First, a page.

We have reached the end of the tour, unscathed and triumphant. I’m in the back of the van in the midst of a slow, cold drive back to Pisa, and its a good chance to capture some reflections about the tour, which I have been thinking about from the perspective of mind, body and soul.
Moments exactly like this - on the road with literally hours to sit and think and write - strikes me as something that has changed a lot in my life since my touring days, where this was how I spent most of my year. Back in Australia I now work as an IT consultant and my job revolves around talking and facilitating meetings and collaborating all day. And as anyone with a young family would know, home life is usually pretty intense and doesn’t leave much spare time or headspace. So it has been an interesting departure to be back in this familiar old space where most of our time is spent travelling in the back of a roaring van, or waiting around at venues or truck stops, with nothing much else to do than think. I would say it has been refreshing, but I also remember how isolating it used to feel at times. Now, with much more miss back home, I can imagine how hard it would be to be away a lot again, especially with so much thinking and waiting time. Even in just two weeks I have seen through the (precious) FaceTime calls all the new changes in my two and half year old daughter, Esther. It wouldn’t take much longer until being apart would start to feel unbearable. I marvel how people with children manage to travel frequently for work - it must be really challenging.
Its amazing to think that we have just played eight shows in nine days. Until now, we played just four live shows in the past three years. The toll on the body has been pretty intense, partly due to a lack of general gig fitness, and nodoubt another key factor is that we are ten years older than when we last toured with any such intensity. Each day involves many hours of travel on the road and lugging of heavy gear in and out of the venue. One saving grace has been that, unlike years gone by, we have been pretty conservative when it comes to partying and carrying on after shows. So at least we haven’t had hangovers to contend with. But I still feel like I have both been through a boxing match and have run a marathon.
Muscle memory is such an incredible thing. When we first started playing the Sodastream songs after a seven year break, there were times where we literally couldn’t remember the name of the song, but the hands just know where to go and what to do. And being on tour has taken that to a new level. Each night our circumstances have varied wildly, from churches to theatres to clubs. There are many aspects to the performance which need to cater for the differences at each venue, such as needing to mute certain strings while playing as to avoid sub harmonic feedback through the PA. Its almost an out of body experience to watch my hands and body know what to do in each situation, especially on the old songs which we have performed live hundreds of times.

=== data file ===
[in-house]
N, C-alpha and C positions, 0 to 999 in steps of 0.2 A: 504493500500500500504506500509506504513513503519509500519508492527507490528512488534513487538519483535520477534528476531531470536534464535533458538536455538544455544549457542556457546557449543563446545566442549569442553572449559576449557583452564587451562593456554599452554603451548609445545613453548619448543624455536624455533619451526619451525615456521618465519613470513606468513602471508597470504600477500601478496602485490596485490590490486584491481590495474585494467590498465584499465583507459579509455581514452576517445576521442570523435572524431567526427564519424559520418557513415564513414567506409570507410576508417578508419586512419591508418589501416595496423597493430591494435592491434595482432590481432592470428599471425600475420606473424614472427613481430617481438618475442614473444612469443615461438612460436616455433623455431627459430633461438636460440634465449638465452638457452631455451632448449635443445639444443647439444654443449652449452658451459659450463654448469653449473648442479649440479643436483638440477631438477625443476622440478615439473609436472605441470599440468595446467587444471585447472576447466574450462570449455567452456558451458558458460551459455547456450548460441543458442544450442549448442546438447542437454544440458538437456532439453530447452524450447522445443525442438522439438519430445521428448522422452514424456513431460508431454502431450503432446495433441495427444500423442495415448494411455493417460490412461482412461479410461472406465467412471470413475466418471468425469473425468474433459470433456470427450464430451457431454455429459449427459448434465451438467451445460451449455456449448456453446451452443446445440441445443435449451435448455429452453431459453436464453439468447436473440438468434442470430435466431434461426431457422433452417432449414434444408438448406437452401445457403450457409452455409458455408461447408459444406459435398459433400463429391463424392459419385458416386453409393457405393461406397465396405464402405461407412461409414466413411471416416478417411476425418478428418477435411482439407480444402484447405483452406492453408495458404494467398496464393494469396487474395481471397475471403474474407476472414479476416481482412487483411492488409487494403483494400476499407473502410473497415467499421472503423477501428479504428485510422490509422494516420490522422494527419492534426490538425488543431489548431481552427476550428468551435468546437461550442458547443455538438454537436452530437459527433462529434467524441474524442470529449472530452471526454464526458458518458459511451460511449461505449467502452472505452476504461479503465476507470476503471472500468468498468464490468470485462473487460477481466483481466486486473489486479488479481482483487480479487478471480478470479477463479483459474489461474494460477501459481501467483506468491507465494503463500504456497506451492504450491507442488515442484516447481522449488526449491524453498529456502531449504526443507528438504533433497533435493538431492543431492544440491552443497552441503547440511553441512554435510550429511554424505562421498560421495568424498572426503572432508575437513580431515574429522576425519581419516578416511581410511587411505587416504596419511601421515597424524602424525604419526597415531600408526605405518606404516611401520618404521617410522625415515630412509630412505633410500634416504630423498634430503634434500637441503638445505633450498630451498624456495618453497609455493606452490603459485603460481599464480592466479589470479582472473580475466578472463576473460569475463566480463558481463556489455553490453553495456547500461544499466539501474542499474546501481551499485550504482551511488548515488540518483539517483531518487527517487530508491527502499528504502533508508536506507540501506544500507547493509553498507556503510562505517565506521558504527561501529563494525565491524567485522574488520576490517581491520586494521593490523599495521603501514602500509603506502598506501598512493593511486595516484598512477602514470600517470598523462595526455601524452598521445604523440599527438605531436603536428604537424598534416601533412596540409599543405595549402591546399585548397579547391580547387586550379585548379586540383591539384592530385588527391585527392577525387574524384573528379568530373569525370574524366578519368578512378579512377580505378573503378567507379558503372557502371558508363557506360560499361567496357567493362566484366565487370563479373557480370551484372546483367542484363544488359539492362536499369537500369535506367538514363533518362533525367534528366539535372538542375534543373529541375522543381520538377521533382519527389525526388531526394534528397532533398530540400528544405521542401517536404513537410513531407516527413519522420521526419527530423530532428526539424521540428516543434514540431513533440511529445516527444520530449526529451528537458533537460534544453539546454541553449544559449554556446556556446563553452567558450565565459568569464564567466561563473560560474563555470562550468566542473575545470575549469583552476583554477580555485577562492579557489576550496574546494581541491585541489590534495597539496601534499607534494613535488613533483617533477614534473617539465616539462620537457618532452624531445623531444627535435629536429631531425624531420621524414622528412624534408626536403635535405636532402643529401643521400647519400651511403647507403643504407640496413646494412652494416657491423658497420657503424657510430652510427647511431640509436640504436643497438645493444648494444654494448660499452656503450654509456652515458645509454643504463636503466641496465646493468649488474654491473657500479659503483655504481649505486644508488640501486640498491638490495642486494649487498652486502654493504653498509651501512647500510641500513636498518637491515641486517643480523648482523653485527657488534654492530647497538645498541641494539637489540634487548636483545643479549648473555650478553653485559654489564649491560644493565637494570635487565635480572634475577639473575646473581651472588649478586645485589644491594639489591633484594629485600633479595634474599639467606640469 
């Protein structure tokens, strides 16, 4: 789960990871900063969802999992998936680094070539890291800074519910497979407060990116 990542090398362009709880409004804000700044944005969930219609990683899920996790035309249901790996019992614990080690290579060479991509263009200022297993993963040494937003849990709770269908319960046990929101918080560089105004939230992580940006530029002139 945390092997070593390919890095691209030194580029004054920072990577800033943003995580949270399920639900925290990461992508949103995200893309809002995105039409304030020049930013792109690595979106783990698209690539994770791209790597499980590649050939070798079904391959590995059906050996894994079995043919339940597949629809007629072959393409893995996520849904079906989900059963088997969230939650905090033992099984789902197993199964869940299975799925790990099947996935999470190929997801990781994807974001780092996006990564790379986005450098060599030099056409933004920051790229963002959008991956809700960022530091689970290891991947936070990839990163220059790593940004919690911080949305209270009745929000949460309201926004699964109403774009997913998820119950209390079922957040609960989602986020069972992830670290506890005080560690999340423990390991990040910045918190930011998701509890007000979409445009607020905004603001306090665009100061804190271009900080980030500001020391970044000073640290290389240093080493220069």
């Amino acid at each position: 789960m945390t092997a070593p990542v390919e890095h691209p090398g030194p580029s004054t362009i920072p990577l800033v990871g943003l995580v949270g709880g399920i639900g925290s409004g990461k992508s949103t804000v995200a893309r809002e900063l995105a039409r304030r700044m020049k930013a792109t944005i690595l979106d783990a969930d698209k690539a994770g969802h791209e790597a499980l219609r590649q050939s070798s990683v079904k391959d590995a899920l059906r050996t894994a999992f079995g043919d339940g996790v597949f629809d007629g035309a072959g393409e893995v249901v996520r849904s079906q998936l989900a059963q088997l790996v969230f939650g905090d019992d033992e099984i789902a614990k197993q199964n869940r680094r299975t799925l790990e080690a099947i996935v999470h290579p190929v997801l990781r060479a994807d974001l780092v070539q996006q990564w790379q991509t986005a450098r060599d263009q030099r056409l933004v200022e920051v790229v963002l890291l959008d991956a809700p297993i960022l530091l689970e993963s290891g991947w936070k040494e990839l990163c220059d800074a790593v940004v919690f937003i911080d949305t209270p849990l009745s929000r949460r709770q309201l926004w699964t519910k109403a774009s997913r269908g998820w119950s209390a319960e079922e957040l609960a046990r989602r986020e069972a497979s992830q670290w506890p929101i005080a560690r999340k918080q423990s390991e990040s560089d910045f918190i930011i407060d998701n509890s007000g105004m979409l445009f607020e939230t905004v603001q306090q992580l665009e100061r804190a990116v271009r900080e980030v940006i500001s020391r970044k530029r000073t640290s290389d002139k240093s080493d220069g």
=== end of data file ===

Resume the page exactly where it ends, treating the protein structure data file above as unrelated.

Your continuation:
Being immersed in music again for a couple of weeks has been quite a profound experience, and something I think it will take a while to fully unpack and process. As always, the two really strong aspects are forming a connection with the audience, and then connecting with all of the people who we work with while on tour. In both cases there is a very significant foundation of a shared understanding about music and a common world view which we build upon. Many things just don’t need to be said, as we already know that we are coming from the same place. And then there is a feeling, that through the course of our exchange we have provided something with our music, like one unique piece of a 1000 piece jigsaw puzzle. Alone, it probably doesn’t change someone’s world. But I feel, and I hope, that we provide some nourishment to people’s soul that isn’t easy to find elsewhere, and that we leave some kind of lasting impact and that somehow help make people whole. And it is that mindset which compels me to put everything I possibly can into every performance, and to get lost deep in every song so as to draw out its essence.
For me, the rhythm of performing every day boils down to a relatively simple and rewarding existence. My usual work world these days is very complicated, and it often takes weeks or months to reach an outcome. But when Karl and I get up to perform, it is an outcome we own and I have every confidence we can deliver. And it is instantaneous as the exchange occurs within the moment of playing the songs, and then in the conversations after the concert.
I feel very lucky that we had the opportunity to again bring our music to people who want to hear it, and I hope we are back in Europe again before another 10 years pass.
We are very grateful everyone to helped us along the way and who came to the shows.